Will Pro-Lifers Forgive Santorum?
BY Matthew Archbold
| Posted 8/16/10 at 12:30 AM
Say the words “Santorum for President” to a pro-lifer. I dare you. Try it. Chances are they’ll say a few good things about the former Pennsylvania Senator about being a Catholic father of seven children or a strong defender of family values but then they’ll say the word no politician wants to hear.
Many pro-lifers haven’t gotten over their disillusionment and disappointment of his 2004 endorsement of pro-choice Senator Arlen Specter over pro-life Pat Toomey in the 2004 Pennsylvania Republican primary.
It’s easy to look back on that decision now, especially since Specter’s party switch, and say Santorum did the wrong thing. I am one of them. I was bitterly disappointed in Santorum when I heard about the endorsement. I believe it was the wrong thing to do.
But in a recent interview with the Spectator Santorum admitted the endorsement was a mistake.
“In retrospect, it was a mistake,” he said. “I’ve admitted that. But you’ve gotta understand what my thinking was at the time. We had a 51-49 majority in the Senate. George W. Bush was up for a tough re-election fight. My sole focus was, how do we secure our majority, related most importantly to how could we confirm up to three Bush nominees to the Supreme Court.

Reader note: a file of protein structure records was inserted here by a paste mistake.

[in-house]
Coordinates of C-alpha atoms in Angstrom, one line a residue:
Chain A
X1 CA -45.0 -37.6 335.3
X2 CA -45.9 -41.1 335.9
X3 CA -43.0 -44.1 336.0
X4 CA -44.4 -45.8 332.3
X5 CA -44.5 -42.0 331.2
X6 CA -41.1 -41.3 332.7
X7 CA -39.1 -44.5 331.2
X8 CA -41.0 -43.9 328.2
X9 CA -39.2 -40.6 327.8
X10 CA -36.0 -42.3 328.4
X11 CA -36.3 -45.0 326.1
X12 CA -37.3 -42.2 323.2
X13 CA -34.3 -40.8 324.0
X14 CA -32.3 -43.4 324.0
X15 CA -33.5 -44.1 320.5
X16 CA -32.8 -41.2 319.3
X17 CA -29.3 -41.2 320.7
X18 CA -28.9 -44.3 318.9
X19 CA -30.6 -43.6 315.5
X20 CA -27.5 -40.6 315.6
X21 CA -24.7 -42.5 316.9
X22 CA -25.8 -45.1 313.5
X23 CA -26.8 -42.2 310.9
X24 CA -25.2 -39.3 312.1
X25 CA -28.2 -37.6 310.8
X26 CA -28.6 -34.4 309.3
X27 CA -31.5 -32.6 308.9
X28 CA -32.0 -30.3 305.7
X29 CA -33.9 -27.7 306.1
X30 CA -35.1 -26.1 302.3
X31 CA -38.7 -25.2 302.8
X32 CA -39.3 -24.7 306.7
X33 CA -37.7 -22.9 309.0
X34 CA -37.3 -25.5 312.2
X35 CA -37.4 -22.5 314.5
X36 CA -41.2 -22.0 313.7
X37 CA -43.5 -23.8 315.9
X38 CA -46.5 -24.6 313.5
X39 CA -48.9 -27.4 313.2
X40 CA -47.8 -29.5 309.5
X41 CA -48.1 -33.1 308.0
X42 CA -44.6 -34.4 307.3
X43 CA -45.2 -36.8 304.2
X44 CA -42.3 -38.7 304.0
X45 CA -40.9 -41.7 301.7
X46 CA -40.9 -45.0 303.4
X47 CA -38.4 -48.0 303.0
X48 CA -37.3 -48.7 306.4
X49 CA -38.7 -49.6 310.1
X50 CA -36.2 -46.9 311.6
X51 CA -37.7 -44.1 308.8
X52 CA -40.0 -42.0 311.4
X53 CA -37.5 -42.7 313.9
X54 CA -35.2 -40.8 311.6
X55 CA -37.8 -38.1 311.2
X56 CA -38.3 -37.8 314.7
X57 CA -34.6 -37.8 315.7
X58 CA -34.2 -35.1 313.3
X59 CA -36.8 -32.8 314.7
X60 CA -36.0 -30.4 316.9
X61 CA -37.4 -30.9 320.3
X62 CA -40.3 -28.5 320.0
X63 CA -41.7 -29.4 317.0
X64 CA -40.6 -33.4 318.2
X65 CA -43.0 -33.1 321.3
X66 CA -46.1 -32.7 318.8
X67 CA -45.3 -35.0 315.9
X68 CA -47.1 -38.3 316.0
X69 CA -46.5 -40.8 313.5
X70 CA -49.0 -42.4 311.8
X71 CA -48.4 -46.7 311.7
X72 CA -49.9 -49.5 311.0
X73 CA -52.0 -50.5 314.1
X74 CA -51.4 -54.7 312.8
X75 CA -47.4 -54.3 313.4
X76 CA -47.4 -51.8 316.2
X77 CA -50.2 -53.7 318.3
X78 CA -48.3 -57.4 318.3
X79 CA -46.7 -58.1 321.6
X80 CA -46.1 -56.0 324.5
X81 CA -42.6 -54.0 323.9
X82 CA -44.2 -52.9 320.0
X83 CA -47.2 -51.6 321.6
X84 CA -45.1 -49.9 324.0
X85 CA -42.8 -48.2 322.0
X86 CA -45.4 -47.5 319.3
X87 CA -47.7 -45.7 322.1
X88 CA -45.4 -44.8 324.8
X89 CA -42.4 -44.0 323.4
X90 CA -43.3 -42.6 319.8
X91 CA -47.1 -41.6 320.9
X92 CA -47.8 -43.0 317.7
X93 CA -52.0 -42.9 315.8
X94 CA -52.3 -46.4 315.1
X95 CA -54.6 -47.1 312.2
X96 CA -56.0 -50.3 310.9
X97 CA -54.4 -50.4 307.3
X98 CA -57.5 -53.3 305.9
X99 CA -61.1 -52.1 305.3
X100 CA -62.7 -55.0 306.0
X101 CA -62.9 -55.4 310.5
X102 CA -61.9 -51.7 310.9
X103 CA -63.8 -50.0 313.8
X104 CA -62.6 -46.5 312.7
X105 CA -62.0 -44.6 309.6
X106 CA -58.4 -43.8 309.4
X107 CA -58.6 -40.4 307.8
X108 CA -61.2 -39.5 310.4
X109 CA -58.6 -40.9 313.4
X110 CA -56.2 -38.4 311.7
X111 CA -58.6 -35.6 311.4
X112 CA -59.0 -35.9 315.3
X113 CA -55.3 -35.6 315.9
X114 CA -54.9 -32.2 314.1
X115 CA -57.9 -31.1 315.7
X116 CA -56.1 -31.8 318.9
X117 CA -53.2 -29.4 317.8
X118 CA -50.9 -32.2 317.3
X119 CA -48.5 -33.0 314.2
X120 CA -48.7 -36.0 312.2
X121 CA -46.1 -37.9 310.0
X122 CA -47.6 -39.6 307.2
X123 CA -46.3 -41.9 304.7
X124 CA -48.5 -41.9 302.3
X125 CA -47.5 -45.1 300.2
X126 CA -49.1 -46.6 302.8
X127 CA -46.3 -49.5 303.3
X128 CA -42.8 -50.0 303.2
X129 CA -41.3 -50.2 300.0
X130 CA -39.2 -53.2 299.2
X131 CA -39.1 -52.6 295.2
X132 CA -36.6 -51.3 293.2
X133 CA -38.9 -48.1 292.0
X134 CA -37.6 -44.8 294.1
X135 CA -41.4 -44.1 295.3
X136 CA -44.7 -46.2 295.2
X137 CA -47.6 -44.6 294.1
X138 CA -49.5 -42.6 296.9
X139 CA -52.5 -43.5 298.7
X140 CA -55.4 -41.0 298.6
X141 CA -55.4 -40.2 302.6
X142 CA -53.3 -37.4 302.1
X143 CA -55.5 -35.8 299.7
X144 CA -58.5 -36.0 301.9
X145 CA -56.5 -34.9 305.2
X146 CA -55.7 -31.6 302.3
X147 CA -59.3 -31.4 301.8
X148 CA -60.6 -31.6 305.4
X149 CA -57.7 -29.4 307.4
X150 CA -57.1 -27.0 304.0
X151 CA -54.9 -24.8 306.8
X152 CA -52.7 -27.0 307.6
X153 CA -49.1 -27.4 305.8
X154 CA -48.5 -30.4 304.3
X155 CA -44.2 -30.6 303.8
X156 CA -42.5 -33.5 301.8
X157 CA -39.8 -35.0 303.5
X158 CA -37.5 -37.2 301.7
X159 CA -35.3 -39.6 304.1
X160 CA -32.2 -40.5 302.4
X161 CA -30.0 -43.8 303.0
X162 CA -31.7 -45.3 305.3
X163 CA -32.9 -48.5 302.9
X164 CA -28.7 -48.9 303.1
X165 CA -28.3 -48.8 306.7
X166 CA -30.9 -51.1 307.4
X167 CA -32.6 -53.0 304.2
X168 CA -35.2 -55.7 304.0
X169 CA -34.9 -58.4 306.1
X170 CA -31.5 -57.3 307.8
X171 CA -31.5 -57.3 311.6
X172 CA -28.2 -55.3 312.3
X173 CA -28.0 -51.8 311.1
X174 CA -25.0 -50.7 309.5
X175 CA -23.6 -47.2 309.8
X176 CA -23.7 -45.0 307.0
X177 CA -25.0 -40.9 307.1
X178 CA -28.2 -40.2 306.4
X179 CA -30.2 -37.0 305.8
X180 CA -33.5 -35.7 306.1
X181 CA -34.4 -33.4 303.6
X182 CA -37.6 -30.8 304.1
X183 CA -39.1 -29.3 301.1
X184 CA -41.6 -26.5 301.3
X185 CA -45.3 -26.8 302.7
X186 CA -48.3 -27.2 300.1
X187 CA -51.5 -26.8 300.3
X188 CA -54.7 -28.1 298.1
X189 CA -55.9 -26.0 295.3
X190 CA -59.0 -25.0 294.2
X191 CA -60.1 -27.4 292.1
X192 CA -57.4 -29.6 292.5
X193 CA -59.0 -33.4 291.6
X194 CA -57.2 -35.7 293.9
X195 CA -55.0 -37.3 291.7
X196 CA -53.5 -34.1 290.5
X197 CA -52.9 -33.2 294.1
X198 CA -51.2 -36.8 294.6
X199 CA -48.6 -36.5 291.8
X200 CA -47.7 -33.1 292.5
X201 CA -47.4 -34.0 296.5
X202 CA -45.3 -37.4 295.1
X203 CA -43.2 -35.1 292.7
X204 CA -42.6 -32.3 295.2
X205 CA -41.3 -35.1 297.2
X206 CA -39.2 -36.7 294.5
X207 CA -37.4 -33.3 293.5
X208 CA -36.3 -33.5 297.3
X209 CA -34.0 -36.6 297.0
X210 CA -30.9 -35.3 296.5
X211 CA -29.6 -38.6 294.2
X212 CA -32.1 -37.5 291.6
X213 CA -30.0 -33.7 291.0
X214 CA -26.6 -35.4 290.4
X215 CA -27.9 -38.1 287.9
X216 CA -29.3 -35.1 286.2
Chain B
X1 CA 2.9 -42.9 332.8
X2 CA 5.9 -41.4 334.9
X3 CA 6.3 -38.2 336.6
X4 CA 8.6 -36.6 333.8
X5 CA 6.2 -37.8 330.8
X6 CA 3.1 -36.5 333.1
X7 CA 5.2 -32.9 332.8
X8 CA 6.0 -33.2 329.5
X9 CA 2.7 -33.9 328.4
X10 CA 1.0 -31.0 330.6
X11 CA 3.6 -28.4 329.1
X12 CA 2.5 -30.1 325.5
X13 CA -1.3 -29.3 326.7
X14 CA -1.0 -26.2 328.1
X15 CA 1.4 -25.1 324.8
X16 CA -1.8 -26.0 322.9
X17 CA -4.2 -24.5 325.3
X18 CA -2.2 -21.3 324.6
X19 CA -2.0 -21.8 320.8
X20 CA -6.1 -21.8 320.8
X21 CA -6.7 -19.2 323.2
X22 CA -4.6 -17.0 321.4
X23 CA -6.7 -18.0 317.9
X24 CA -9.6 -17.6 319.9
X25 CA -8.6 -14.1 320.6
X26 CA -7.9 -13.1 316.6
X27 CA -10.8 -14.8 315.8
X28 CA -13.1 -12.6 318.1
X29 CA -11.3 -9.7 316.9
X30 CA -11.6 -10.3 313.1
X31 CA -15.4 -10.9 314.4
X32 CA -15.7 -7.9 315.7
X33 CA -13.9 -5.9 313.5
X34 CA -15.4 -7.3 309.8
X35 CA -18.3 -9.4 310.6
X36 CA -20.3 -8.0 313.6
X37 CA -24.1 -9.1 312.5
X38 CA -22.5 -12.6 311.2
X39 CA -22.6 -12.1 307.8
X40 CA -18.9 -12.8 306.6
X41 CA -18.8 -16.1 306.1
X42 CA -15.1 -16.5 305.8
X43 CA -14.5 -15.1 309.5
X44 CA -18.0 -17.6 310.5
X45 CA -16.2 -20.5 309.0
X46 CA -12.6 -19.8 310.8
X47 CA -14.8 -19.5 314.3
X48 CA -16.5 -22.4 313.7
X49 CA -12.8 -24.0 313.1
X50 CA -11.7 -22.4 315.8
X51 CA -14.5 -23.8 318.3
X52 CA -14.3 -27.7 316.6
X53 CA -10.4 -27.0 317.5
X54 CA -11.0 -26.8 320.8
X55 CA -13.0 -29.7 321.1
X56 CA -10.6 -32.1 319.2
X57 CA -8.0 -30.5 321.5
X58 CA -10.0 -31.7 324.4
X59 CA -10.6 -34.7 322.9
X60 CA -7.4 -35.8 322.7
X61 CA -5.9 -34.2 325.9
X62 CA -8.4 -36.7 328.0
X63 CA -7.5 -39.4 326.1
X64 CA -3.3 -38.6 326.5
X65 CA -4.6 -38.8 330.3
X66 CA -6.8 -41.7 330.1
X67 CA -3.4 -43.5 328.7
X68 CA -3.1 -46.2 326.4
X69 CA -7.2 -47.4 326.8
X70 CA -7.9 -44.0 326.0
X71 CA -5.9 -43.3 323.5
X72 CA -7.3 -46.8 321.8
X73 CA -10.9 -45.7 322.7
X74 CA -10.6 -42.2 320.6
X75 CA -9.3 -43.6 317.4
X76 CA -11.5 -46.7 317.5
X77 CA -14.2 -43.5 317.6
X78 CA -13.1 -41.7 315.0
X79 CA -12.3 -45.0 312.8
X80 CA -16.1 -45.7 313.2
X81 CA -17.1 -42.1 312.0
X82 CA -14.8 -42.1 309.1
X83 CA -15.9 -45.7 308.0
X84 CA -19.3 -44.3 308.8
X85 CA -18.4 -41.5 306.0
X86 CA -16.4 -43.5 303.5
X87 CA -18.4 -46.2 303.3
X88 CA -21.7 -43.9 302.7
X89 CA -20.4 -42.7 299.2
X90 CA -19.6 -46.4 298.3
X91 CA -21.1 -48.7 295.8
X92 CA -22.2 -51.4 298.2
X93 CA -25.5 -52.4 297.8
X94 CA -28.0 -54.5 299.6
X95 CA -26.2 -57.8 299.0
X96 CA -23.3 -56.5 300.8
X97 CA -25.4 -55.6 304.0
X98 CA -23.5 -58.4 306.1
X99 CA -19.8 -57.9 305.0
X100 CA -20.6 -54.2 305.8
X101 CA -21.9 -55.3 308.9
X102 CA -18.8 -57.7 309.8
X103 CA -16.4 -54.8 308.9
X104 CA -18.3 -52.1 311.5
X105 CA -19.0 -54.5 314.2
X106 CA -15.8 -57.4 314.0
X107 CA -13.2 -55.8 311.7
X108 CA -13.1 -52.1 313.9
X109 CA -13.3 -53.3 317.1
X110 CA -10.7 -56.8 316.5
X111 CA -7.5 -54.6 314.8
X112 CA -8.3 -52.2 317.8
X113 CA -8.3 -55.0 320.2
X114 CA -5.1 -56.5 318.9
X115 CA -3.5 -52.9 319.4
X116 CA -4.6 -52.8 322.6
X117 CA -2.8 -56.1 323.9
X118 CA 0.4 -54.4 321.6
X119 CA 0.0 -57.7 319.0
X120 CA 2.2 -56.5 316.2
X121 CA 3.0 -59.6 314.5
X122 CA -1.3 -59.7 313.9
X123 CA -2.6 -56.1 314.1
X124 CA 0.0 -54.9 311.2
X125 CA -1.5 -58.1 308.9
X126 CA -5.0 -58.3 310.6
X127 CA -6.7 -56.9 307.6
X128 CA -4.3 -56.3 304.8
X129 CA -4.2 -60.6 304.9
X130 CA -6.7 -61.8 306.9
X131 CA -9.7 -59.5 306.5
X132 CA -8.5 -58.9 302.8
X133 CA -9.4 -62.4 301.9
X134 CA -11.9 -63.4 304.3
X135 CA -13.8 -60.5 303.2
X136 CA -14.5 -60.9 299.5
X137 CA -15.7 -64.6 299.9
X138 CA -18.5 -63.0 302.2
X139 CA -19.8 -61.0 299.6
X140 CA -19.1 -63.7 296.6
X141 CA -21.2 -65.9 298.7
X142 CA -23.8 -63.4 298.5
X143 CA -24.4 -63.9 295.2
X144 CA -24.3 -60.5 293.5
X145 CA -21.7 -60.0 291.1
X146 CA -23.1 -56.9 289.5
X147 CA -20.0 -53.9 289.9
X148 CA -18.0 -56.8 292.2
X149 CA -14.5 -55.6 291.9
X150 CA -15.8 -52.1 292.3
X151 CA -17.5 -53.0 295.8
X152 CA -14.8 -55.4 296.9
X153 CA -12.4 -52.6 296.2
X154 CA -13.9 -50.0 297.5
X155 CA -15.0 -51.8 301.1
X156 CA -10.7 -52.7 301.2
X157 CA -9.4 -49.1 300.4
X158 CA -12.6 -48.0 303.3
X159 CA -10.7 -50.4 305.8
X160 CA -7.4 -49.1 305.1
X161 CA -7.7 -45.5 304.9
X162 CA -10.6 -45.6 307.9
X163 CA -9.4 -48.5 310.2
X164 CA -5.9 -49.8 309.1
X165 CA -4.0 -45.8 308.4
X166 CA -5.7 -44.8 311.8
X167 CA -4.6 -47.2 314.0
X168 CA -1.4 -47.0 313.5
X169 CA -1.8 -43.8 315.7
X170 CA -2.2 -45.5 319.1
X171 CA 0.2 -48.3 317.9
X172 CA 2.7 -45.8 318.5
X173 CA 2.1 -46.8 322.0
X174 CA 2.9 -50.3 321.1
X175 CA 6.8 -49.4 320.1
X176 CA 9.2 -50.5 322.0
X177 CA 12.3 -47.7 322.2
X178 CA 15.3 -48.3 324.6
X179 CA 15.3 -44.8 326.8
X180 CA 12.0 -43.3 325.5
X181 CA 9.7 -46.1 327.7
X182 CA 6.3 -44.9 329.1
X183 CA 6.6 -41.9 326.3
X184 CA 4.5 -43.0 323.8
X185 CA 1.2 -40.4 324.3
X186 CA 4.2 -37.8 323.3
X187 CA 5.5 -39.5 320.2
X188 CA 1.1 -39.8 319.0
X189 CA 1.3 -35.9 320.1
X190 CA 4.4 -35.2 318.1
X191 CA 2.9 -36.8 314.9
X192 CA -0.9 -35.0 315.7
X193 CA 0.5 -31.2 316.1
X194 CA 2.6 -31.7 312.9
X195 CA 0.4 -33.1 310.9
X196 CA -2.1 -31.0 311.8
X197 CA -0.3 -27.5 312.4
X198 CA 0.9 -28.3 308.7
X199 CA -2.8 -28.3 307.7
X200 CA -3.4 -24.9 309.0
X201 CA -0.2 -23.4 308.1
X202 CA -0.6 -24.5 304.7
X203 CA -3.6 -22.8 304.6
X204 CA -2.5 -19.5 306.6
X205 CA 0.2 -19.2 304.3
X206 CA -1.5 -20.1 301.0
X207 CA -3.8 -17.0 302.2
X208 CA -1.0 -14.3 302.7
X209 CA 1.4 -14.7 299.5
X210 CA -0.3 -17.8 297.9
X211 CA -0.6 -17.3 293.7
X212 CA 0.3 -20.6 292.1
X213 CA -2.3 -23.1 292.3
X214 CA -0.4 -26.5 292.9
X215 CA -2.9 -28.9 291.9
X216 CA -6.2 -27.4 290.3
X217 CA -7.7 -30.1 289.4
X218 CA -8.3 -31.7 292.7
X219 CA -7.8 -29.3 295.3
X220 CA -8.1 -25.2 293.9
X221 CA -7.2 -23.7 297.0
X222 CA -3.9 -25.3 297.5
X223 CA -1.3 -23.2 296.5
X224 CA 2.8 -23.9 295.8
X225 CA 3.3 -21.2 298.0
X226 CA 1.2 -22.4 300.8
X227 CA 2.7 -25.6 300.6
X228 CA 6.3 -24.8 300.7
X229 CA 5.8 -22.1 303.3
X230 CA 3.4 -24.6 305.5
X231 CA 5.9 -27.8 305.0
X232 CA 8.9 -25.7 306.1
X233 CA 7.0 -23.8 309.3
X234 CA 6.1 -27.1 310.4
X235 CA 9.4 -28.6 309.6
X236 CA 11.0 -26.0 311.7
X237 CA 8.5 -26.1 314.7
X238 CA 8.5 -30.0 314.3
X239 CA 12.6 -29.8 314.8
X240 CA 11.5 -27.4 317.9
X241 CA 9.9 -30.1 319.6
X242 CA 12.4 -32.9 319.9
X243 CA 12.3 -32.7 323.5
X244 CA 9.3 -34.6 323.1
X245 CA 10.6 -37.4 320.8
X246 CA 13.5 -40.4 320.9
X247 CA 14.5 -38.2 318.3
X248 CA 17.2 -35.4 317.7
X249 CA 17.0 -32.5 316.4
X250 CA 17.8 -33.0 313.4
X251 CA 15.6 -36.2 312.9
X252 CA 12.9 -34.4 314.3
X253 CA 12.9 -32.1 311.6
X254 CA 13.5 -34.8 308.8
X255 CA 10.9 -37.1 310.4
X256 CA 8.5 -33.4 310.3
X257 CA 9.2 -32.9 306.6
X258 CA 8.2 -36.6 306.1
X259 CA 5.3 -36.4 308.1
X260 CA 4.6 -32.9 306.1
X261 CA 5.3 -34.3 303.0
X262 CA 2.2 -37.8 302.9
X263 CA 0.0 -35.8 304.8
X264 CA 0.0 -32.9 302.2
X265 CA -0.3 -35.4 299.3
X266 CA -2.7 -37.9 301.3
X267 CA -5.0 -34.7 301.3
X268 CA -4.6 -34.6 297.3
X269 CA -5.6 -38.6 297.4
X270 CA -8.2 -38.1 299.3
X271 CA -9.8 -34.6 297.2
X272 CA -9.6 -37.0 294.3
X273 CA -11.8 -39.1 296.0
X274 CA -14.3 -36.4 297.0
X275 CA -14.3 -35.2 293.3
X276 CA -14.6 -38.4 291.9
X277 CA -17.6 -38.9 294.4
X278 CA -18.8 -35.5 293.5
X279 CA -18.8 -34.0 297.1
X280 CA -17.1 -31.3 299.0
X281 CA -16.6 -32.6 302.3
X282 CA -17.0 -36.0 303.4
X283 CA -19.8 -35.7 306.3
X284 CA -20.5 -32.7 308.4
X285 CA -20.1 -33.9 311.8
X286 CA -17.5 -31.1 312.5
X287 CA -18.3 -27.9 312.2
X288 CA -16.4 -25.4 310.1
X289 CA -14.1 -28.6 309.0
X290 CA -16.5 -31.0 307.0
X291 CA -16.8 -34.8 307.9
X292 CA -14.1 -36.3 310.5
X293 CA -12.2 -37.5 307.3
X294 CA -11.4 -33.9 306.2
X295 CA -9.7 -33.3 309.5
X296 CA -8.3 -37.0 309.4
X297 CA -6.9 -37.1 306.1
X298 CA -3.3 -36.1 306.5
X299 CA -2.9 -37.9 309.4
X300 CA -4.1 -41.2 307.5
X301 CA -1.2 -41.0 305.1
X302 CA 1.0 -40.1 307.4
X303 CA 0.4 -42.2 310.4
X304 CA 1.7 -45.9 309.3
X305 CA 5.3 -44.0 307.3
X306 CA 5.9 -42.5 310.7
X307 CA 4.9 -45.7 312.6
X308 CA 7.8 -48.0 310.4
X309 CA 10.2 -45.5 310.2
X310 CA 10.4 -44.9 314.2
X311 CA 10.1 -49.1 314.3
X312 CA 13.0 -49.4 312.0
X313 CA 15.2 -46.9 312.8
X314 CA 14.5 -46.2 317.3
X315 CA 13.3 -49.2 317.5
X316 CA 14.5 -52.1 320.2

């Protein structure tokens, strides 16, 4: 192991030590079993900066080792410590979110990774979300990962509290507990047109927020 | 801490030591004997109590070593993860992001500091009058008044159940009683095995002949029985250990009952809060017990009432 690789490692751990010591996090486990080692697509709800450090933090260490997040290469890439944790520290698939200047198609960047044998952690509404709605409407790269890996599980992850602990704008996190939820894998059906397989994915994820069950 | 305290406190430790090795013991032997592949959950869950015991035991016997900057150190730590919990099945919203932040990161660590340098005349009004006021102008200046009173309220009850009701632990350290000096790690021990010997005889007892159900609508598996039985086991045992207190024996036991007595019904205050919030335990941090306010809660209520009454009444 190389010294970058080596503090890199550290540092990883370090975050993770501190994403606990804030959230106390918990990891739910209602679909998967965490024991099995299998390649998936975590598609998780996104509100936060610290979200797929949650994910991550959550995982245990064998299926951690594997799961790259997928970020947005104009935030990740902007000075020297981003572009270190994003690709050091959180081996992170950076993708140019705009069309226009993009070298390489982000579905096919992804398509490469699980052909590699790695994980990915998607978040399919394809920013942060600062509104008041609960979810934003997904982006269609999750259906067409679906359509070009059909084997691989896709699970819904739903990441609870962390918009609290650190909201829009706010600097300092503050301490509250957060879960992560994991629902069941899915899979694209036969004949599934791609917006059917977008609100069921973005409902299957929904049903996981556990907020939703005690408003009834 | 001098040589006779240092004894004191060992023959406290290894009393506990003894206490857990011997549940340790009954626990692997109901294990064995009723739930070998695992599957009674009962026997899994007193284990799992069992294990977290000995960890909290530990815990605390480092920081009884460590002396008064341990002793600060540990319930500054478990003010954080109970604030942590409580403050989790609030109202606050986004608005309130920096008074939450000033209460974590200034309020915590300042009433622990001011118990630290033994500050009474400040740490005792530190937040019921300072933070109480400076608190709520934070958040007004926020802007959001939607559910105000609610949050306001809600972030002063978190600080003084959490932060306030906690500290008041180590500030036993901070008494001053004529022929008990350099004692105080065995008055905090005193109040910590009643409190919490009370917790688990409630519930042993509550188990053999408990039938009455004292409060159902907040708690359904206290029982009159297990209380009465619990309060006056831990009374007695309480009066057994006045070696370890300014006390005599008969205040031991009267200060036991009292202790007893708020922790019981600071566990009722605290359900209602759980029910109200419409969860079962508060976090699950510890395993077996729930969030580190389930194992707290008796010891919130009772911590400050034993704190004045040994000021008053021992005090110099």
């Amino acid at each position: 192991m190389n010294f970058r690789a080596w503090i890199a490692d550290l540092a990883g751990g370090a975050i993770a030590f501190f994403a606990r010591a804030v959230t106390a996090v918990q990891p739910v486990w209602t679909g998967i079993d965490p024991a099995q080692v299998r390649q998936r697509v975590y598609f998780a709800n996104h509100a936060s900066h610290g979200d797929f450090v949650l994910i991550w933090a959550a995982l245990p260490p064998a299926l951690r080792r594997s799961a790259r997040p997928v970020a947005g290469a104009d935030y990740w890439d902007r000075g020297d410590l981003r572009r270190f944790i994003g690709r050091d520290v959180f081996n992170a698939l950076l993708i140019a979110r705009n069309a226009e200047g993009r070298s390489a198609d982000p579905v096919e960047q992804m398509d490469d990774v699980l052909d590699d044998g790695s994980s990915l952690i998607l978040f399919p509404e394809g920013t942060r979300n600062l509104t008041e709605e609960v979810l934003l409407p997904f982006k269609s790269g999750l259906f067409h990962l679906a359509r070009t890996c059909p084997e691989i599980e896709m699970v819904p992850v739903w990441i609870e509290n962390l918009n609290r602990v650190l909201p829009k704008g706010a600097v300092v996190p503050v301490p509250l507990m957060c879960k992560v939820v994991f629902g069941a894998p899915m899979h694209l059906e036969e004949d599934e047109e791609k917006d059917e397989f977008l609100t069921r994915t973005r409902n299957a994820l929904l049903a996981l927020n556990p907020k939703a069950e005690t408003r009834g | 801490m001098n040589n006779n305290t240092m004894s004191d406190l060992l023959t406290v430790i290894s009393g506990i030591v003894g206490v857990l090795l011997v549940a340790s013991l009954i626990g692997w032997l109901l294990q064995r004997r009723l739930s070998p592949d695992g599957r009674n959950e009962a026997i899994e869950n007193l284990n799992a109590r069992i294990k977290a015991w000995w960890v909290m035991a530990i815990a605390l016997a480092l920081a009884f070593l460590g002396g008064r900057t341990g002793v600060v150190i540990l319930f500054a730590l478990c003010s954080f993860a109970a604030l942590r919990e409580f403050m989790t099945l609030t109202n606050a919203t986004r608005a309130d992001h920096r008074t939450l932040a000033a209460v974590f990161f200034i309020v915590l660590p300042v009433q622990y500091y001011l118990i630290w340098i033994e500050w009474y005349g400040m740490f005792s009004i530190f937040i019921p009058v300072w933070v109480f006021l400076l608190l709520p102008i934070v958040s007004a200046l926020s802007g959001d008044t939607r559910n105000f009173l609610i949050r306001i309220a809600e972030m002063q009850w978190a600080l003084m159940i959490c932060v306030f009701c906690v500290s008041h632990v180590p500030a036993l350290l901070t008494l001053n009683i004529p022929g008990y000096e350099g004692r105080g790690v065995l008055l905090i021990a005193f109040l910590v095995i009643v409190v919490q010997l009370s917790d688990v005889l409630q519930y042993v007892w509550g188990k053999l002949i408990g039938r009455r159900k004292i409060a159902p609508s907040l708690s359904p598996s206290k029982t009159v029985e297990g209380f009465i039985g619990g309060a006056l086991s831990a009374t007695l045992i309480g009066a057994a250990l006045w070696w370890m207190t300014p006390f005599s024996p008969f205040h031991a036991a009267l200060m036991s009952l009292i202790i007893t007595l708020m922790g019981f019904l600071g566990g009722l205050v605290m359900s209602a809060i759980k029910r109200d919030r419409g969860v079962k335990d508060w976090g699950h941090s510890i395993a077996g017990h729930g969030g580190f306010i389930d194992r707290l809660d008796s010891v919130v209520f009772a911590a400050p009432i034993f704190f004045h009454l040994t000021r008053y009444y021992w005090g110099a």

Some say that we should take into account that at the time of the endorsement Democrats were filibustering conservative federal judicial nominees and paying little or no political price. Republicans wanted to keep their slim majority and were afraid that Toomey, who didn’t have the name recognition he has now, wouldn’t win against a good campaigner in Democrat Congressman Joe Hoeffel.
If Toomey would’ve beaten Specter in the primary and lost in the general election some believe that the nominations of judges John Roberts or Samuel Alito would not have survived. Santorum has said that Specter promised him that if he endorsed him he would support George W. Bush’s judicial nominations which he did. That support helped get Samuel Alito and John Roberts onto the Court. So one could argue that Santorum’s seeming defection helped put pro-lifers on the court.
I agree with Santorum that it was a mistake. It can be argued, however, that he did the wrong thing for the right reasons. I consider it a failing but the good news is that so does he. Politicians, like all of us, make mistakes. Political strategies get pro-lifers into trouble. Always have. We’ve accepted losses for promised gains too often. but it seems to me that pro-lifers are done strategizing. They believe politicians should do what’s right. All the time.
This issue of Santorum’s 2004 endorsement must be faced by pro-lifers as Santorum has said in published reports that he’s considering a presidential run. Can pro-lifers get past Santorum’s endorsement of Specter? Can pro-lifers forgive Santorum?
Will pro-lifers finally drop the “but?”
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